Alex Wingfield (Silas and ensemble), Florence Russell (Mum and ensemble), and Guido Garcia Lueches (Grandad and ensemble) take a break from rehearsals to chat about The Boy Who Cried Wolf.
Have you worked with tutti frutti or any of the cast and creatives before?
Alex: I’m very excited to get going on the back of working at York Theatre Royal on Swallows & Amazons during the summer. It’s great to stay here with a new company and new people and something new to get my teeth into.
Florence: This is my first acting job so I’ve never worked with any of the team and looking forward into getting into it and meeting new people.
Guido: I have not worked with them before at all. But their reputation preceded them because a few of my acting friends did know about the company and highly recommended them to me.
What is The Boy Who Cried Wolf about and who do you play?
Alex: I am playing Silas, who is the boy who cries wolf. It’s an adaptation of the Aesop’s Fable set in a small rural place within a family setting where not a lot happens.
Florence: I am playing Silas’s mother and she is essentially living with her father and her son, raising him pretty much on her own.
Guido: I am playing Granddad who also helps raise the boy I’m sure at some point. He’s a shepherd so he’s been going out into the mountains with the sheep every winter until he can’t any more because he’s too old and it’s time for Silas to take over, to take the baton so to speak. Then we meet some sheep who we also play and villagers. We play those as well. We have fun with several different characters.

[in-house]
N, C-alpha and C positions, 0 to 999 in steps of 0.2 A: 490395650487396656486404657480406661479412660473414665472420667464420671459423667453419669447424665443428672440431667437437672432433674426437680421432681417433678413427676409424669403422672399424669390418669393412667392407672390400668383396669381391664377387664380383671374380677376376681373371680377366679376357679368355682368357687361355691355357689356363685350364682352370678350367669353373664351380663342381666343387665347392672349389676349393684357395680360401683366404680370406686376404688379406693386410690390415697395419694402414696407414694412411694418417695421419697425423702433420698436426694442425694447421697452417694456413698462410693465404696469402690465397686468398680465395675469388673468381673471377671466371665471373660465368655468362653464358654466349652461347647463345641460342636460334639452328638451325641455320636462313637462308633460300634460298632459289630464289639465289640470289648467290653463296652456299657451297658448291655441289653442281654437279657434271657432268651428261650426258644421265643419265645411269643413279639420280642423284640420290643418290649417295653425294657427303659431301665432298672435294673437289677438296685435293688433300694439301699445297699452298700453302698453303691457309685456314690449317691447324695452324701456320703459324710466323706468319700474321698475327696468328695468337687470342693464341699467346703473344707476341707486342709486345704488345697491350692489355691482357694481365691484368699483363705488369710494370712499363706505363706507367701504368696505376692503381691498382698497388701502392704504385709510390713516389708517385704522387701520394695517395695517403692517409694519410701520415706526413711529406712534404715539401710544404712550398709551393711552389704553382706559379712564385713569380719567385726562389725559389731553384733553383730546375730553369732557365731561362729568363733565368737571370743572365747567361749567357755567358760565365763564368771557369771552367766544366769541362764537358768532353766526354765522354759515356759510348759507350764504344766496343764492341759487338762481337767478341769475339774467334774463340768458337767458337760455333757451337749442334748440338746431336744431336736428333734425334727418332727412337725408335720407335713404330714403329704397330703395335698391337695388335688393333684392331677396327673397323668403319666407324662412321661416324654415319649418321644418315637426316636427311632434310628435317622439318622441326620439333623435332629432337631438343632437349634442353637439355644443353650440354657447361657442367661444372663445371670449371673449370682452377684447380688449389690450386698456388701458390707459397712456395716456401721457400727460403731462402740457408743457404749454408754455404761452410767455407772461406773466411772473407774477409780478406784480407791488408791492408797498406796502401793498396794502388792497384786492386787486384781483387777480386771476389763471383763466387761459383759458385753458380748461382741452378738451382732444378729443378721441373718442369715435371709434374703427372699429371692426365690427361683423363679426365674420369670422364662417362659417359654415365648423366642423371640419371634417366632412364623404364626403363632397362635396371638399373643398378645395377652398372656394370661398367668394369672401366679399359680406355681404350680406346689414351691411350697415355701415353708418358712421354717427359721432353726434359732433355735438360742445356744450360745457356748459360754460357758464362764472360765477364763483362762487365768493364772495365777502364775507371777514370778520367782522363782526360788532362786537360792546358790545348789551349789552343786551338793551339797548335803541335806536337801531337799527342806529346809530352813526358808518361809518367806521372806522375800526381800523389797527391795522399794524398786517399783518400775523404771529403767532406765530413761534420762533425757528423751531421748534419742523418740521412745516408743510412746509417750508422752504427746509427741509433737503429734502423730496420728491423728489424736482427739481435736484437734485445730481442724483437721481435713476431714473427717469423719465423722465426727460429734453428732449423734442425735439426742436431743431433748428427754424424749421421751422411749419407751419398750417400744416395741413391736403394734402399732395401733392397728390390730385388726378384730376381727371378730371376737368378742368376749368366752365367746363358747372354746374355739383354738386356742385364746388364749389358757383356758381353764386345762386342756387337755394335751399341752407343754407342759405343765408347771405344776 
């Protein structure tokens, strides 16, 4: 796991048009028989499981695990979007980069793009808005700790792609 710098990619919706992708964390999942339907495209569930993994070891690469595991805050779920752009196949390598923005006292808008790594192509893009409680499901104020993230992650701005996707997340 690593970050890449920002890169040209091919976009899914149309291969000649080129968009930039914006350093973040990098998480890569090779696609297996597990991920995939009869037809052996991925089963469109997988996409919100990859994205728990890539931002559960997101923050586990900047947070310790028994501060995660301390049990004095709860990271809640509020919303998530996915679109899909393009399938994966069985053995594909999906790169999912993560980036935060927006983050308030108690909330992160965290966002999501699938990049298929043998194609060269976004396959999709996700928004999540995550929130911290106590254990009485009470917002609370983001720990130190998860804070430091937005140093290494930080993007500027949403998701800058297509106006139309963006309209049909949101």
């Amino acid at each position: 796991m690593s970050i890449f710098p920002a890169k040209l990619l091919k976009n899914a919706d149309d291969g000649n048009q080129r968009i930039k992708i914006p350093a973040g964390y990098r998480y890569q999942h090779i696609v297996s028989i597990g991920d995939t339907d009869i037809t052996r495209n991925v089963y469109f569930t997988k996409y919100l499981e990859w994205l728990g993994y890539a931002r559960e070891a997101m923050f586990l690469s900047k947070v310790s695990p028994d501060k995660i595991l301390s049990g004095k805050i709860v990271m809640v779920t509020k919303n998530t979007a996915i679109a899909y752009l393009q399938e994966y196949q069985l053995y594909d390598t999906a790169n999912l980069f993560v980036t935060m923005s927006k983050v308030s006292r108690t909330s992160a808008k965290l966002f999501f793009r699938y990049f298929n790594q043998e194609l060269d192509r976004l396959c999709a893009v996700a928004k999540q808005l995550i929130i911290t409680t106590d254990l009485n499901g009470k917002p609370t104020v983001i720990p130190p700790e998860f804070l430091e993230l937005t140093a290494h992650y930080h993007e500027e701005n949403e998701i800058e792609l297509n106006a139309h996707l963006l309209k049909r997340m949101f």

Describe your character or characters in three words (or statements!)
Alex: Silas is a dreamer. He’s curious. And he’s bored.
Florence: The mother is a busybody. She’s incredibly caring. And a wonderful knitter.
Guido: Granddad is tired. He loves nature. And he’s quite headstrong.
What’s your favourite children’s story?
Alex: it would have to be a Roald Dahl story. I used to love George’s Marvellous Medicine.
Florence: Again, Roald Dahl The Twits is a favourite of mine.
Guido: I was always a fan of Danny the Champion of the World. It has become your favourite Roald Dahl this question.
Tell us about the music and songs
Alex: It’s quite eclectic. Dominic Sales is our musical director and the music has a sort of folk feel to it, that’s based on the instrumentation we use. Also there is some variation – the sheep do baa-arber’s shop singing which is quite fun.
Florence: We’ve all trained in musical theatre with our instruments on the side. The music has been great to start learning. A lot of close harmony stuff. On the folky side.
Guido: We had a full day yesterday learning all of the music which is quite a lot. I was surprised. It’s a lot of fun, it’s very playful and allows us to goof around and play with different styles and vibes.
Any difference playing to young audiences and adult audiences?
Alex: You approach everything differently. Something to always be aware of in children’s theatre is to never patronise anybody, never play down the imaginationTake everything seriously and have fun obviously but treat it in a sensitive way.
Florence: The importance of the storytelling and the plot comes in a lot in children’s theatre and allows you to fully perform for them. There’s a lot less pressure to find all this deep, gritty stuff because it’s on the surface the kids want. Surface storytelling and easy to watch in a sense.